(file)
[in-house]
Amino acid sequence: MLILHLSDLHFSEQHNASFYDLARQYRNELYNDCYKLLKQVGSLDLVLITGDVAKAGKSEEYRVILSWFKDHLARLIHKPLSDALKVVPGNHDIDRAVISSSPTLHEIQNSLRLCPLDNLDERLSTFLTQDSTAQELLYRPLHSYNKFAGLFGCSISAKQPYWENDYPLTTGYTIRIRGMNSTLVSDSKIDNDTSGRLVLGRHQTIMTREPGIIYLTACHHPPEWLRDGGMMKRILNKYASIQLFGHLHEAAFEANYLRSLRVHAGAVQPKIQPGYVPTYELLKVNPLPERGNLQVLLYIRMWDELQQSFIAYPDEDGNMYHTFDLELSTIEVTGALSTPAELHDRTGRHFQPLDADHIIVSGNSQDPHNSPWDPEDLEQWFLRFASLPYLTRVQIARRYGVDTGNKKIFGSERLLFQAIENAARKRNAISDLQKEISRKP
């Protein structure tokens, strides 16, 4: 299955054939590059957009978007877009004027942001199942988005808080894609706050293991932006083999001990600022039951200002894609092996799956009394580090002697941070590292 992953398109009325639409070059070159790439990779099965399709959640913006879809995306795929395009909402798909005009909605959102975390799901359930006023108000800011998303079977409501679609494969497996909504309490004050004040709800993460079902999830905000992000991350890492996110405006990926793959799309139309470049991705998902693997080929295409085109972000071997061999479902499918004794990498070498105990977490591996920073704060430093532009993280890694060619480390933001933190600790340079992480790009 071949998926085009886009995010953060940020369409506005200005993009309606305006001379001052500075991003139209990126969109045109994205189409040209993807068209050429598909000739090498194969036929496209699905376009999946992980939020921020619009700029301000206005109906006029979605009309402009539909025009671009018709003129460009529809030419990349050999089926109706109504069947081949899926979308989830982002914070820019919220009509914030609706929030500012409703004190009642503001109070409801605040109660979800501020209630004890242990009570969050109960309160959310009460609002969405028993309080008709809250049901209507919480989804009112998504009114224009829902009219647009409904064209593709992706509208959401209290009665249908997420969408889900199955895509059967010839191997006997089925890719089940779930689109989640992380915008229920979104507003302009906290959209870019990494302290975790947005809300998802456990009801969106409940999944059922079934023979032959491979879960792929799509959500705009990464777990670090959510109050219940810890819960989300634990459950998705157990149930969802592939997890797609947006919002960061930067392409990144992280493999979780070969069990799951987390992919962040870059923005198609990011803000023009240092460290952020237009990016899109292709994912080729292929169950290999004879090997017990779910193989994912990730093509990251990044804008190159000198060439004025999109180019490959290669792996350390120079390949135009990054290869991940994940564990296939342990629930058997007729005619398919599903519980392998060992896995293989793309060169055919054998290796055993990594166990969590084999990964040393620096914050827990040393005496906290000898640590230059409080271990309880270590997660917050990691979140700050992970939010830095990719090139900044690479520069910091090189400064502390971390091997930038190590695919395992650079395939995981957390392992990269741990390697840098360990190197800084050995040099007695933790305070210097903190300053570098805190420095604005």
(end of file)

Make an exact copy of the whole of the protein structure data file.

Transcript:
[in-house]
Amino acid sequence: MLILHLSDLHFSEQHNASFYDLARQYRNELYNDCYKLLKQVGSLDLVLITGDVAKAGKSEEYRVILSWFKDHLARLIHKPLSDALKVVPGNHDIDRAVISSSPTLHEIQNSLRLCPLDNLDERLSTFLTQDSTAQELLYRPLHSYNKFAGLFGCSISAKQPYWENDYPLTTGYTIRIRGMNSTLVSDSKIDNDTSGRLVLGRHQTIMTREPGIIYLTACHHPPEWLRDGGMMKRILNKYASIQLFGHLHEAAFEANYLRSLRVHAGAVQPKIQPGYVPTYELLKVNPLPERGNLQVLLYIRMWDELQQSFIAYPDEDGNMYHTFDLELSTIEVTGALSTPAELHDRTGRHFQPLDADHIIVSGNSQDPHNSPWDPEDLEQWFLRFASLPYLTRVQIARRYGVDTGNKKIFGSERLLFQAIENAARKRNAISDLQKEISRKP
């Protein structure tokens, strides 16, 4: 299955054939590059957009978007877009004027942001199942988005808080894609706050293991932006083999001990600022039951200002894609092996799956009394580090002697941070590292 992953398109009325639409070059070159790439990779099965399709959640913006879809995306795929395009909402798909005009909605959102975390799901359930006023108000800011998303079977409501679609494969497996909504309490004050004040709800993460079902999830905000992000991350890492996110405006990926793959799309139309470049991705998902693997080929295409085109972000071997061999479902499918004794990498070498105990977490591996920073704060430093532009993280890694060619480390933001933190600790340079992480790009 071949998926085009886009995010953060940020369409506005200005993009309606305006001379001052500075991003139209990126969109045109994205189409040209993807068209050429598909000739090498194969036929496209699905376009999946992980939020921020619009700029301000206005109906006029979605009309402009539909025009671009018709003129460009529809030419990349050999089926109706109504069947081949899926979308989830982002914070820019919220009509914030609706929030500012409703004190009642503001109070409801605040109660979800501020209630004890242990009570969050109960309160959310009460609002969405028993309080008709809250049901209507919480989804009112998504009114224009829902009219647009409904064209593709992706509208959401209290009665249908997420969408889900199955895509059967010839191997006997089925890719089940779930689109989640992380915008229920979104507003302009906290959209870019990494302290975790947005809300998802456990009801969106409940999944059922079934023979032959491979879960792929799509959500705009990464777990670090959510109050219940810890819960989300634990459950998705157990149930969802592939997890797609947006919002960061930067392409990144992280493999979780070969069990799951987390992919962040870059923005198609990011803000023009240092460290952020237009990016899109292709994912080729292929169950290999004879090997017990779910193989994912990730093509990251990044804008190159000198060439004025999109180019490959290669792996350390120079390949135009990054290869991940994940564990296939342990629930058997007729005619398919599903519980392998060992896995293989793309060169055919054998290796055993990594166990969590084999990964040393620096914050827990040393005496906290000898640590230059409080271990309880270590997660917050990691979140700050992970939010830095990719090139900044690479520069910091090189400064502390971390091997930038190590695919395992650079395939995981957390392992990269741990390697840098360990190197800084050995040099007695933790305070210097903190300053570098805190420095604005």